Leading Russian Musicians Sign Appeal Condemning Putin's Invasion of Ukraine
A number of prominent Russian musicians and other cultural figures have come together to sign an appeal that calls upon Vladimir Putin to end the war in Ukraine. Among the signatories are violinist Vladimir Spivakov, Bolshoi Theatre General Director Vladimir Urin, and the Artistic Director of St Petersburg's Alexandrinsky Theatre Valery Folkin.
"We act now not only as cultural figures, but as ordinary people, citizens of our country, our Motherland," the letter reads. "Among us are children and grandchildren of those who fought in the Great Patriotic War, witnesses and participants in that war."
"The past XXth century has brought too much grief and suffering to humanity. We want to believe that the twenty-first century will be a century of hope, of openness and dialogue, a century of human to human conversation, a century of love, compassion and mercy. We call on all those on whom it depends, all parties to the conflict, to stop the hostilities, and to come to the negotiating table," the appeal continues.
Other signatories of the letter include Oleg Basilashvili, Mikhail Bychkov, Igor Zolotovitskyi, Igor Kostolevsky, Dmitry Krymov, Evgeny Mironov, Andrei Moguchy, Eugene Pirsarev, Konstantin Raikin, Maria Revyakina, Victor Ryzhakov, Yuri Rost, Nina Usatova, and Alyssa Freindlich.
Several other musicians have also joined the ranks of prominent Russians who are publicly condemning Putin's actions. The Moscow-born pianist Evgeny Kissin recently took to social media, where he released a statement in Russian warning that even those war criminals who do not receive adequate retribution in their own eras will nonetheless be condemned by history. Kissin holds both British and Israeli citizenship and currently resides in Prague.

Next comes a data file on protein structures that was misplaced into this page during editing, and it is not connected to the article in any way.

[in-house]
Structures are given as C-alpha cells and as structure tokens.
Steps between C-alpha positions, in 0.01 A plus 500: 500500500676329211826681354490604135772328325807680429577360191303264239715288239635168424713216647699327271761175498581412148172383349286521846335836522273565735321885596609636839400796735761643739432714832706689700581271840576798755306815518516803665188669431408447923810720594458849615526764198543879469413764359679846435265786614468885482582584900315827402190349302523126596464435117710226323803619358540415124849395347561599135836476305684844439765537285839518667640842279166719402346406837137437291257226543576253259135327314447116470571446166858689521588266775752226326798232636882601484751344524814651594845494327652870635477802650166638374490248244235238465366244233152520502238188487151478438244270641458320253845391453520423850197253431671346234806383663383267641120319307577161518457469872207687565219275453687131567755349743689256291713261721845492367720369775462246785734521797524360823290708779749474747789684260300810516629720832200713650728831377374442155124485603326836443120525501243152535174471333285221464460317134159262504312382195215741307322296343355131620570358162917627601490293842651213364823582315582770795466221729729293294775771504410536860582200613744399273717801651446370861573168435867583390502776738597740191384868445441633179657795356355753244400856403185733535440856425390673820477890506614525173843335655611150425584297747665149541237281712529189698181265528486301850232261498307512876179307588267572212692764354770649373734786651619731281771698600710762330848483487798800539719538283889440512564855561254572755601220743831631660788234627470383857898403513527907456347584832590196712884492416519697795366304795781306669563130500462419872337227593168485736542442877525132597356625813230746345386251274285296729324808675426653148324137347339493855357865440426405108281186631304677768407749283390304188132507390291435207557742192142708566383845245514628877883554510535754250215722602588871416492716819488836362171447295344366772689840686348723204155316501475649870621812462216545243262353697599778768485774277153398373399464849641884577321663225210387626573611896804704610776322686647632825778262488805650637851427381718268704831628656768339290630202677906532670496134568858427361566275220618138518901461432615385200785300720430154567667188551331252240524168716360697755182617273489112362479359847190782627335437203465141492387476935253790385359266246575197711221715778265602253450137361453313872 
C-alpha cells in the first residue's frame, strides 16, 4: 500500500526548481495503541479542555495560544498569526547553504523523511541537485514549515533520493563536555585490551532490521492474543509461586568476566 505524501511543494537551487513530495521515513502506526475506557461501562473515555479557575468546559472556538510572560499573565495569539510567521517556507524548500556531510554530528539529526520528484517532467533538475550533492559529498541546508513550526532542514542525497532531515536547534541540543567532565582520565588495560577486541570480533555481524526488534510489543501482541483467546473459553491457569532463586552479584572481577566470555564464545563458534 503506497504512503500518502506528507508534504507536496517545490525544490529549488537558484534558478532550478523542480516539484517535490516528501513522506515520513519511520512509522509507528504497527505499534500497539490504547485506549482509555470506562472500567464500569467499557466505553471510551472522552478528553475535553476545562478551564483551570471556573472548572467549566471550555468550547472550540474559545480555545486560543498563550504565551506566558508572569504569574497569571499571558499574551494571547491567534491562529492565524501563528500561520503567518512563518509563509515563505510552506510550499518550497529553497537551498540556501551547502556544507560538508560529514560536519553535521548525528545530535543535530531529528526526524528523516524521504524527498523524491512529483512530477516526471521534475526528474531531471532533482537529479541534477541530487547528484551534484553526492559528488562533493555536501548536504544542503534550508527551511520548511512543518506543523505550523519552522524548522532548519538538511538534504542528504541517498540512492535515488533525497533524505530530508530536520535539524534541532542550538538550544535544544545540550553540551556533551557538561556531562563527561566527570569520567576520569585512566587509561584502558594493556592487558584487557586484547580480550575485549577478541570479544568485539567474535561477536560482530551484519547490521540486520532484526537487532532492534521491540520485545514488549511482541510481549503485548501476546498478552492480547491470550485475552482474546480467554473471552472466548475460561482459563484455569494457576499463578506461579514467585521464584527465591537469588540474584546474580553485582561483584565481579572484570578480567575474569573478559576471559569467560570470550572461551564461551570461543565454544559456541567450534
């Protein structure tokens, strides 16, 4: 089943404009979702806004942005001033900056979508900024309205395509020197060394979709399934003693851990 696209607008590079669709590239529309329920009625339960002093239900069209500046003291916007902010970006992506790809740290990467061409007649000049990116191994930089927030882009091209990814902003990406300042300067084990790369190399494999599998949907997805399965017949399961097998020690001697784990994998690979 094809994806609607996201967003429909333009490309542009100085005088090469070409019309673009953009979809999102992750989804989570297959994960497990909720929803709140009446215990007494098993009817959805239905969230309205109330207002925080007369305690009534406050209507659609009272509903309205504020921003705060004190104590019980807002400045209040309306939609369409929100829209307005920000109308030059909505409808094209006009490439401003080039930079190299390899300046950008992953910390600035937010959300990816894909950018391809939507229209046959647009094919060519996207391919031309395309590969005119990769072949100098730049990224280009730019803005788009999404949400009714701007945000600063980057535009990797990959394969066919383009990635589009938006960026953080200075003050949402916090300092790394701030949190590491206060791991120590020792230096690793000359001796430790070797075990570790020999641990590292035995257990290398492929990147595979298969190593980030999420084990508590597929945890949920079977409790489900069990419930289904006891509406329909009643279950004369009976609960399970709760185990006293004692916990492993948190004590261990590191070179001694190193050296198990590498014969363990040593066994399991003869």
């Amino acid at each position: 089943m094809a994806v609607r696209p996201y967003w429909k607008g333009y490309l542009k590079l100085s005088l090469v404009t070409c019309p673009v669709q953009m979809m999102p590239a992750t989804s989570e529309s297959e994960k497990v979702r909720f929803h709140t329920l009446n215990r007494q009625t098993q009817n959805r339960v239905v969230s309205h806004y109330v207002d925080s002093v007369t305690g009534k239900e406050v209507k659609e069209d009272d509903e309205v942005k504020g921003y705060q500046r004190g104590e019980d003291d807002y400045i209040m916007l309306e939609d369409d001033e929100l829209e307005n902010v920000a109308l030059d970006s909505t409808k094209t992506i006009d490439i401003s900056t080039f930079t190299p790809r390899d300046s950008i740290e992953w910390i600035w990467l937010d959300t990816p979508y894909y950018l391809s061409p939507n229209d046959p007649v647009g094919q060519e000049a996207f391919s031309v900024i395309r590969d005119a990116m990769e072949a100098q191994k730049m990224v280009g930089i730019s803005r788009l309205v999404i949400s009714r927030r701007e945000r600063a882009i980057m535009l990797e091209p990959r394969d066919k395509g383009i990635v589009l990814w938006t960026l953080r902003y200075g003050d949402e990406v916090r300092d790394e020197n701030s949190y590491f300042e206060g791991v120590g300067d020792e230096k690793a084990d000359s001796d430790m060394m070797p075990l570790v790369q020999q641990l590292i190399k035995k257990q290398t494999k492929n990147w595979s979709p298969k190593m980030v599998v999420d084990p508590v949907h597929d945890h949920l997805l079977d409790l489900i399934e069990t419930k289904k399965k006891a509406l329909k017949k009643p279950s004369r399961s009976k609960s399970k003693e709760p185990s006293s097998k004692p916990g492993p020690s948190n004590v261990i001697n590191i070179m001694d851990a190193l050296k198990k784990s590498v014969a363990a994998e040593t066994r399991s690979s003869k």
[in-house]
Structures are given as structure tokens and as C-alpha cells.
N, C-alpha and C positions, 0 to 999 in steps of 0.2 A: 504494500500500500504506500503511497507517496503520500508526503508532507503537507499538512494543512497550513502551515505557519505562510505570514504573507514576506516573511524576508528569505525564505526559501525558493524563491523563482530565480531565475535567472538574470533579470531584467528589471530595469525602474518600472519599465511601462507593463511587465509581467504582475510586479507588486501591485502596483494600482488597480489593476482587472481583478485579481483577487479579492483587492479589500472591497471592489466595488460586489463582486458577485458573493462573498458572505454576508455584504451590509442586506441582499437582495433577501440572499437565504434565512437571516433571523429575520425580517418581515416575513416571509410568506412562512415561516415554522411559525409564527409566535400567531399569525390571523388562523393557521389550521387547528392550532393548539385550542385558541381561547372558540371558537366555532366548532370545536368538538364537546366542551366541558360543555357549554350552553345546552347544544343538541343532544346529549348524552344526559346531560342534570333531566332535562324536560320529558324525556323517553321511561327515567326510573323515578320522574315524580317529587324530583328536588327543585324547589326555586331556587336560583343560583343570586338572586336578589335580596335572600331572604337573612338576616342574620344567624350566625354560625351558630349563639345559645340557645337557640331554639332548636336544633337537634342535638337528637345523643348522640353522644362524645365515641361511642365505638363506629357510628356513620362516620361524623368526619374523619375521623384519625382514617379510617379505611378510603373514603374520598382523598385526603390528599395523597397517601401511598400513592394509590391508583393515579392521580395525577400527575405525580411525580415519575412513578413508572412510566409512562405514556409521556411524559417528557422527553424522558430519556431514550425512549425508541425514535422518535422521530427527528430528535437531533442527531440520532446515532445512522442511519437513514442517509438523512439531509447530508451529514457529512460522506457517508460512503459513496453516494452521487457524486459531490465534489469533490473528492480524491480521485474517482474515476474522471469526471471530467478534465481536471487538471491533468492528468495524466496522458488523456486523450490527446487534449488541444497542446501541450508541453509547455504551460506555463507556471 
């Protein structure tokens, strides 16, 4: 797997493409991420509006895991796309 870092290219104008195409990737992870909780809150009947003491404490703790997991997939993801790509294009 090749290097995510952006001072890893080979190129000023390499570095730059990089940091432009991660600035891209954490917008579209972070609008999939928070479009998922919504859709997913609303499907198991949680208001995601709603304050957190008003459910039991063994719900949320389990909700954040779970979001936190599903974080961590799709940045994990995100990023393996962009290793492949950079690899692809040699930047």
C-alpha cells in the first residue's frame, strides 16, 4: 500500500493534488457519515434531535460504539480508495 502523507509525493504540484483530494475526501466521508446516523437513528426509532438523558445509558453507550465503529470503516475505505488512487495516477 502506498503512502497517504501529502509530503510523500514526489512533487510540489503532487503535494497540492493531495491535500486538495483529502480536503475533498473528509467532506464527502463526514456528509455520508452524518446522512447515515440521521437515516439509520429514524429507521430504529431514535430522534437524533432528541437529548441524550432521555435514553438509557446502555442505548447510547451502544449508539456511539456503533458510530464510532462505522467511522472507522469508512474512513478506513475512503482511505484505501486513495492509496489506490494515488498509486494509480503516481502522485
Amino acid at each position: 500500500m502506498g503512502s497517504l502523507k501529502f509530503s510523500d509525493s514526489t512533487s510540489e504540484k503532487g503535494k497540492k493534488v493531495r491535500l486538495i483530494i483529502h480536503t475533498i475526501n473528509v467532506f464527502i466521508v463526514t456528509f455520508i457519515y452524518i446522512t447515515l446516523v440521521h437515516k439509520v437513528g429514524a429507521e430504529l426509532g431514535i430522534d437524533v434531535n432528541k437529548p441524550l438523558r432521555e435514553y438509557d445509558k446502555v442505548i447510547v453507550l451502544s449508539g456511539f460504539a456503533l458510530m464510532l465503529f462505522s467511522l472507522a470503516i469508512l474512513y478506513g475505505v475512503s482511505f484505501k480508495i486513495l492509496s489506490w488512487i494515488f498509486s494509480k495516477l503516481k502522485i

"War is always woe, tears, blood, and the death of thousands, if not millions, of people," Kissin begins.
"Once upon a time, as we all know, the Nazi criminals who began war in Europe ended their disgraceful lives at the gallows or in jail following the Nuremberg trials. Those who began war in Yugoslavia in the 1990s ended up on trial at the International Court of Justice at the Hague, and suffered penalties according to its judgement."
"Sadly, far from all who initiate criminal wars are punished, but none escape the judgement of history. In the memories of generations to come they will always remain as they are now: bloodthirsty criminals."
You can watch Kissin's statement in its entirety below.
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